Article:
As the open-source movement has exploded in the past couple of years, there are many projects available whose authors are more than happy for you to hack around with their existing source code, as long as they are attributed the credit where appropriate. For this reason, I owed it to the credibility of the project to find out if there was an existing basis that I could build my application on top of and my search was fruitful.

As my background research pointed out, at the start of my project there were two Android applications available that properly integrated with Moodle. One of them turned out to be fully open-sourced and its main developer more than happy to help out.

Moodle-for-Android (initial project)

Moodle-for-Android[1] is a project that was started by a group of Monash IT students in collaboration with Yew Cheung International School Puxi Campus and presents very similar features to my initial project specifications

Features

The application is working, although a little buggy and currently integrates the following functionality

Authenticating a user through Moodle

The application provides a way for the user to authenticate to the correct Moodle instance, obtains a token and uses it to authenticate its requests for information at later stages. This authentication method is also referred to as oAuth[2].

Obtaining and displaying the user’s subscribed courses

Once the user is authenticated, he / she has access to a list of courses they are enrolled in through Moodle.

Obtaining the documents related to the user’s courses

The user has access to all of the documents that are uploaded on Moodle, related to the courses they are enrolled in.

Offline storage of documents

The user can decide to download his / her course documents and store them for offline reference. We will be performing a full offline synchronization, meaning that the application checks for updates of documents on the server and re-downloads them when appropriate.

Automatic downloading of documents

The user has a possibility to specify that the application should (or should not) download all of the course documents accessible to it, automatically, for offline usage.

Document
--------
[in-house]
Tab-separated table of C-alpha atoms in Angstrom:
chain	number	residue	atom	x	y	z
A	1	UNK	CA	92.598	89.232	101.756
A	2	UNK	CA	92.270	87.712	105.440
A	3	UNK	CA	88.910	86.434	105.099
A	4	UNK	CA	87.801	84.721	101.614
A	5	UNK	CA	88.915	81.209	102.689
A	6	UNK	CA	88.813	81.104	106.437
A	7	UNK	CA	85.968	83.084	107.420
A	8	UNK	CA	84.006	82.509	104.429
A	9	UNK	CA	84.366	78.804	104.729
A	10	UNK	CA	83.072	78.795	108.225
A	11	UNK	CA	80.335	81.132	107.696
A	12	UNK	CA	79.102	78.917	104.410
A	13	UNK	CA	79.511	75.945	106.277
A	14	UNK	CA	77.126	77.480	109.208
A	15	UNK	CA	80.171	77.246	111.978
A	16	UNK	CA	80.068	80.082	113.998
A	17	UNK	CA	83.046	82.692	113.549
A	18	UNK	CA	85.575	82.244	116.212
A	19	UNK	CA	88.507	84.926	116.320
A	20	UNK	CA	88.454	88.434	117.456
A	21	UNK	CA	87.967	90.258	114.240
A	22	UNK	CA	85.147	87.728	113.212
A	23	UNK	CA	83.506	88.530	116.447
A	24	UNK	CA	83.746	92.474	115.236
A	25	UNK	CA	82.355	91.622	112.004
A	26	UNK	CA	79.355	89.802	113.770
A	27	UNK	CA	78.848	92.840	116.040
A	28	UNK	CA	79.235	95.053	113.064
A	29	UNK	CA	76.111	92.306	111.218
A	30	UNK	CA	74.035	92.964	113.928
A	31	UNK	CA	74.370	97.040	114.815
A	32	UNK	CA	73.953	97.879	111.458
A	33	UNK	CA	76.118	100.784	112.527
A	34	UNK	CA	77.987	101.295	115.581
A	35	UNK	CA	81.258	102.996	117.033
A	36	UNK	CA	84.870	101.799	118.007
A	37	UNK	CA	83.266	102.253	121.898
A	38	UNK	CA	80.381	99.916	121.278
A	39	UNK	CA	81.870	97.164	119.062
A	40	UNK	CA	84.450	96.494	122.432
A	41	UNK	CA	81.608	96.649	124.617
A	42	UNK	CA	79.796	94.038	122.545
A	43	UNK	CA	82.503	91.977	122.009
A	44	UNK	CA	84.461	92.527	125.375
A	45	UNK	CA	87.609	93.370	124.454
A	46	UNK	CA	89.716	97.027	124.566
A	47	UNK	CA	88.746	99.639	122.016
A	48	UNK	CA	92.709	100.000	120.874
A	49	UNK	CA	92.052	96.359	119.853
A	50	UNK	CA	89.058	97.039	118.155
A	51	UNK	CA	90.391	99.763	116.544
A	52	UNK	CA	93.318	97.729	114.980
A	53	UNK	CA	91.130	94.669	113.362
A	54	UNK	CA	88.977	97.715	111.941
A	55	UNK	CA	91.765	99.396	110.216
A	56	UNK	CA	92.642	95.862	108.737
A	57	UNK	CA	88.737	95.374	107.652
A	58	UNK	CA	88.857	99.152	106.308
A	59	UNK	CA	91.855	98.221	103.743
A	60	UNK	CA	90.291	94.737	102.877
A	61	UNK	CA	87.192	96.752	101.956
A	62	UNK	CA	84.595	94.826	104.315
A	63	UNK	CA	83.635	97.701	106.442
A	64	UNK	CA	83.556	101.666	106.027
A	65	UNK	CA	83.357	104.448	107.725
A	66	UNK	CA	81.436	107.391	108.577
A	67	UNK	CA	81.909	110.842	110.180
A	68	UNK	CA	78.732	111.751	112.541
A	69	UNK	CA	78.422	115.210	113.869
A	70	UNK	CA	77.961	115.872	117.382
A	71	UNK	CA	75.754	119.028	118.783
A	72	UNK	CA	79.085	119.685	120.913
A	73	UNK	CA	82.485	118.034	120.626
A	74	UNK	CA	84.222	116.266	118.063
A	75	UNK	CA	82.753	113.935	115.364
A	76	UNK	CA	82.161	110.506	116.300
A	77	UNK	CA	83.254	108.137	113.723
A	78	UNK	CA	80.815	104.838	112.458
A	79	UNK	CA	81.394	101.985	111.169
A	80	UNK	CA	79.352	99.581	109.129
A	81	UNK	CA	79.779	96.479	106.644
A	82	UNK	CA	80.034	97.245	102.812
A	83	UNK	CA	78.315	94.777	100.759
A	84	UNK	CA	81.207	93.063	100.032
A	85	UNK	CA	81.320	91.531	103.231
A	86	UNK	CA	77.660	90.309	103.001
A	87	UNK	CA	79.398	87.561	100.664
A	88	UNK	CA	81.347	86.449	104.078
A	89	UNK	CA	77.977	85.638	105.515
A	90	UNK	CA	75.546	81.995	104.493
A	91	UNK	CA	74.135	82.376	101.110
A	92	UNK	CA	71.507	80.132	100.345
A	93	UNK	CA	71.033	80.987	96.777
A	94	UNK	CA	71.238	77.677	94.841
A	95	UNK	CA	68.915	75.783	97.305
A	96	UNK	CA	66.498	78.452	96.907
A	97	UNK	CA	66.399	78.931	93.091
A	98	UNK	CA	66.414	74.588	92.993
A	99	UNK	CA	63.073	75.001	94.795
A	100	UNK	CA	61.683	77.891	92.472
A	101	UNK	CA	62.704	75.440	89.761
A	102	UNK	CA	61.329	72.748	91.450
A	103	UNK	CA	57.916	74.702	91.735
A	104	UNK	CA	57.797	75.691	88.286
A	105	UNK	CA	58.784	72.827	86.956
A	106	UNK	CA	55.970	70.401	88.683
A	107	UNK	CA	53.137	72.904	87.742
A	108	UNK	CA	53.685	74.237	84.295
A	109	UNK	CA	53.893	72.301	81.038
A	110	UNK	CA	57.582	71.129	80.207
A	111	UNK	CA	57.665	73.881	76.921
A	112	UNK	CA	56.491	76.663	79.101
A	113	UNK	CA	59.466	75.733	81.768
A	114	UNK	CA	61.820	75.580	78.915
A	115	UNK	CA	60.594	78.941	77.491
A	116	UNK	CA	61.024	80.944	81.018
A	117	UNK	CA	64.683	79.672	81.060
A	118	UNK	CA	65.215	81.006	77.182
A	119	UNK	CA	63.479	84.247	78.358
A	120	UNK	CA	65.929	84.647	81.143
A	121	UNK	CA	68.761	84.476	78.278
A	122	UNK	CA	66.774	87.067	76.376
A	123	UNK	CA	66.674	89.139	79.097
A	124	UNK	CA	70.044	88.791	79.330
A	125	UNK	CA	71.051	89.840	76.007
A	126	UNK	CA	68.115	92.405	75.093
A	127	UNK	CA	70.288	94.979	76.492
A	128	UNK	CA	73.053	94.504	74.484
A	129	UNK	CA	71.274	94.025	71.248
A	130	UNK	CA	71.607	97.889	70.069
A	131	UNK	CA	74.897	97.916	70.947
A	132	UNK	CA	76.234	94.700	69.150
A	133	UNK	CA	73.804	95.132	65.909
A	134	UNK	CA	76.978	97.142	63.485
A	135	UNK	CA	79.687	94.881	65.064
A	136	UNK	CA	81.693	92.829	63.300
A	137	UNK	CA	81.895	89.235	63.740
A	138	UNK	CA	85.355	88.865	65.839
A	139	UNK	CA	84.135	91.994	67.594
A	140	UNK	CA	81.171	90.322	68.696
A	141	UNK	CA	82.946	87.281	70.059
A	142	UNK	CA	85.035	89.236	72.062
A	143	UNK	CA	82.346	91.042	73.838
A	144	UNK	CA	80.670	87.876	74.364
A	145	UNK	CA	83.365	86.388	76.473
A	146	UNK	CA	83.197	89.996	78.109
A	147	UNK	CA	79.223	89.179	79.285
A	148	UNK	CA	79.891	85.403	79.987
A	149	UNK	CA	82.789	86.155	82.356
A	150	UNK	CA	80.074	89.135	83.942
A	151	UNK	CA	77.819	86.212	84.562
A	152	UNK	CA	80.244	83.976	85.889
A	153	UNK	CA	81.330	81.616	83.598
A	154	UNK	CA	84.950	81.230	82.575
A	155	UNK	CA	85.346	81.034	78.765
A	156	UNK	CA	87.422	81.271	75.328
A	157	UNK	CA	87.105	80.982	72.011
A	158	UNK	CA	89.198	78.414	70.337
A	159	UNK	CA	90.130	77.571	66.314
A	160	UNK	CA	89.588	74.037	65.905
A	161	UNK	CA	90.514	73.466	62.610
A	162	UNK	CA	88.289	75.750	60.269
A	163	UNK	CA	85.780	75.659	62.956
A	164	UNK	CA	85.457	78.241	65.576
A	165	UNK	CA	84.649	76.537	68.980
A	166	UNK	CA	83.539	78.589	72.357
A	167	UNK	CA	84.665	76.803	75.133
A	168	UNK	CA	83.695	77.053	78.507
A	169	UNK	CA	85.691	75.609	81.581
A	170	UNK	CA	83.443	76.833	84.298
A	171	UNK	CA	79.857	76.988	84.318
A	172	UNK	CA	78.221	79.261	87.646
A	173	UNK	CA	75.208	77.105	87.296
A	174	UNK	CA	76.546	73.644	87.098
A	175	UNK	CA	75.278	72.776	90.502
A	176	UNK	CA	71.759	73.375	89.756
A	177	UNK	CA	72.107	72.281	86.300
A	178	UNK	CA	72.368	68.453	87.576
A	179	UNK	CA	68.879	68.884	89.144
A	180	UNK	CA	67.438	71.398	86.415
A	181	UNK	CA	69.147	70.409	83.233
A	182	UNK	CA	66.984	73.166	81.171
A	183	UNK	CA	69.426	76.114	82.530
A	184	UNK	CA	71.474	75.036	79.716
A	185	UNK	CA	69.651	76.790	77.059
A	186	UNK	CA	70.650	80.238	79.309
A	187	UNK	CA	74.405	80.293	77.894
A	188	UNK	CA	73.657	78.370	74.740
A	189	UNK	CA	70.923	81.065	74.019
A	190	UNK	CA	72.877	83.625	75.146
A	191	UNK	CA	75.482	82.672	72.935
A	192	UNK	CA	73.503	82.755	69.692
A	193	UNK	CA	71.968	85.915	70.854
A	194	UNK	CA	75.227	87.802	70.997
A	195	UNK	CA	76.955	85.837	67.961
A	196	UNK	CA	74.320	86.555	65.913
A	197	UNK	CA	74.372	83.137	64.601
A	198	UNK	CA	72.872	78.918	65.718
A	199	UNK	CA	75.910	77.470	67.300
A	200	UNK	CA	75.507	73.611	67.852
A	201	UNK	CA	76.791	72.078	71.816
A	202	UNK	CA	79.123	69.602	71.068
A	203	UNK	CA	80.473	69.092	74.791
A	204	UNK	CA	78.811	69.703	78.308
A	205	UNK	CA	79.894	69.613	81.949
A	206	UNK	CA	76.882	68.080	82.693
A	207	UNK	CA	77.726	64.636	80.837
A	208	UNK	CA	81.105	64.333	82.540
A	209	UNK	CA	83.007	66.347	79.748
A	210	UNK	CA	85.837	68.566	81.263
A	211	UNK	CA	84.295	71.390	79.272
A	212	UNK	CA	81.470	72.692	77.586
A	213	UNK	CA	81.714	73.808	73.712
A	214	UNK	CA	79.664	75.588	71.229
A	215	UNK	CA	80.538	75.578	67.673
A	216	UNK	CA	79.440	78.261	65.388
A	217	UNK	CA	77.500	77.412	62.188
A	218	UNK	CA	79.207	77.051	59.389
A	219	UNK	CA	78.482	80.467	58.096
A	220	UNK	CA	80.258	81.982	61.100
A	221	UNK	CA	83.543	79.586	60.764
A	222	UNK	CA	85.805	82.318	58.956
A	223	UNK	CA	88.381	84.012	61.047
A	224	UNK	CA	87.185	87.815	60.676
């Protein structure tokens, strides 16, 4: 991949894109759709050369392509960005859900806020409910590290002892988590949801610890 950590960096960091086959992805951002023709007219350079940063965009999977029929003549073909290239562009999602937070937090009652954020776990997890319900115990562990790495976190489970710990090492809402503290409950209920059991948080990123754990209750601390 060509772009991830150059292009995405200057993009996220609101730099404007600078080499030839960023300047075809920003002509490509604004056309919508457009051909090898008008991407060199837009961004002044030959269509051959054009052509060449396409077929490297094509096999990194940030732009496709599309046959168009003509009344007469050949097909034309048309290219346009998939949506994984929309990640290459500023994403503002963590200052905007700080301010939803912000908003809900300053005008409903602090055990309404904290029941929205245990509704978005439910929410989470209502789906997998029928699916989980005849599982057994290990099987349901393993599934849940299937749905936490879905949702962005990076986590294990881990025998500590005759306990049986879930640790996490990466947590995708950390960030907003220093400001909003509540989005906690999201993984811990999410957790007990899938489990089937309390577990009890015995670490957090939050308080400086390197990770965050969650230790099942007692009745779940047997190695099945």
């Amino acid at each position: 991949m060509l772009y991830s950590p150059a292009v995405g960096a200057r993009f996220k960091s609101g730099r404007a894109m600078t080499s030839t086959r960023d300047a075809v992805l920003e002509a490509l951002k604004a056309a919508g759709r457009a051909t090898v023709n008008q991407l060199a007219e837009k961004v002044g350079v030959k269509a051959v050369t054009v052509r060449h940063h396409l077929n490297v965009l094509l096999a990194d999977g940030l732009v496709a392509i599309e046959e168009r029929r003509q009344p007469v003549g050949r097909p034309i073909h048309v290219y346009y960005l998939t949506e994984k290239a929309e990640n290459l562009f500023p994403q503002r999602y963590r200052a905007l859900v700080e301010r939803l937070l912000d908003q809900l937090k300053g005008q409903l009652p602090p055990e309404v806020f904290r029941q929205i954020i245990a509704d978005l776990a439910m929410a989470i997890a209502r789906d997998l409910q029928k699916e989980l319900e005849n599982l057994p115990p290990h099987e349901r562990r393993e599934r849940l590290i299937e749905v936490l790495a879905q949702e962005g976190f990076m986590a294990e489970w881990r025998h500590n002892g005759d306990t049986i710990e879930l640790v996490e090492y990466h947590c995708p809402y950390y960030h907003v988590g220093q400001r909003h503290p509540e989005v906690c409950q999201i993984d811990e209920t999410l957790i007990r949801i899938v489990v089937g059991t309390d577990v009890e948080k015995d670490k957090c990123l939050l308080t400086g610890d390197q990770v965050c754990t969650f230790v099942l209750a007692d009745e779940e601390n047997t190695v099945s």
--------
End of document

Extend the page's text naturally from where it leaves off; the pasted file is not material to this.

Showing course assignment details and deadlines

The user has access to all of the course assignments that are present on Moodle, related to the courses they are enrolled in. We will only be handling showing the course assignments, meaning the user cannot use any real interaction (like uploading a document).

Providing web-access to forums

Direct access to the web-forums from within the application is not available. However, a list of the existing forums (available to the user on the Moodle platform) is provided, but with web links to them. This enables the user to access these forums on the browser of his / her mobile device (it does mean the user has to re-authenticate him / herself to Moodle within the browser).


[1] https://github.com/M0nk3yofdoom/Moodle-for-Android

[2] http://oauth.net/

4 hour sync with Tasker (Android)… and gaining in productivity

Over the past couple of months, I had started to feel as if my phone was keeping me busy all the time. Being a technology entrepreneur / geek / developer, I had everything configured on my phone to be “wired in” 24/7″, this included :

  • 3 e-mail accounts with push
  • 2 e-mail accounts syncing every 15 minutes
  • Facebook
  • Twitter
  • Google+
  • Meetup
  • SMS / Calls

I realised that I was “drawn” to my phone every 2-3 minutes, as some sort of push notification popped up (mostly e-mail, with other services mixed in between). At first, I tried to cope with this and simply work around it. However, after a little while, I started to have the impression that I was actually becoming less productive because of it, so I started researching a little bit. I found a couple of articles telling me that turning off sync would really help my productivity, but I couldn’t really do that. Not having my phone sync at all didn’t seem like an option : I need my e-mails / feeds to be updated on a regular basis. It did, however, get me thinking.

Tasker – Switch auto-sync on for 5 minutes, every 4 hours

I had already heard about Tasker on Android before, but this was the first time I thought of it becoming really useful. My reasoning was as follows :

  • During my day at work, when I am available to answer e-mails, I will be behind my computer – meaning I don’t really need to get e-mails on my phone
  • After work, I want my e-mails available on my phone, to read, but will probably only answer them once I’m behind my computer again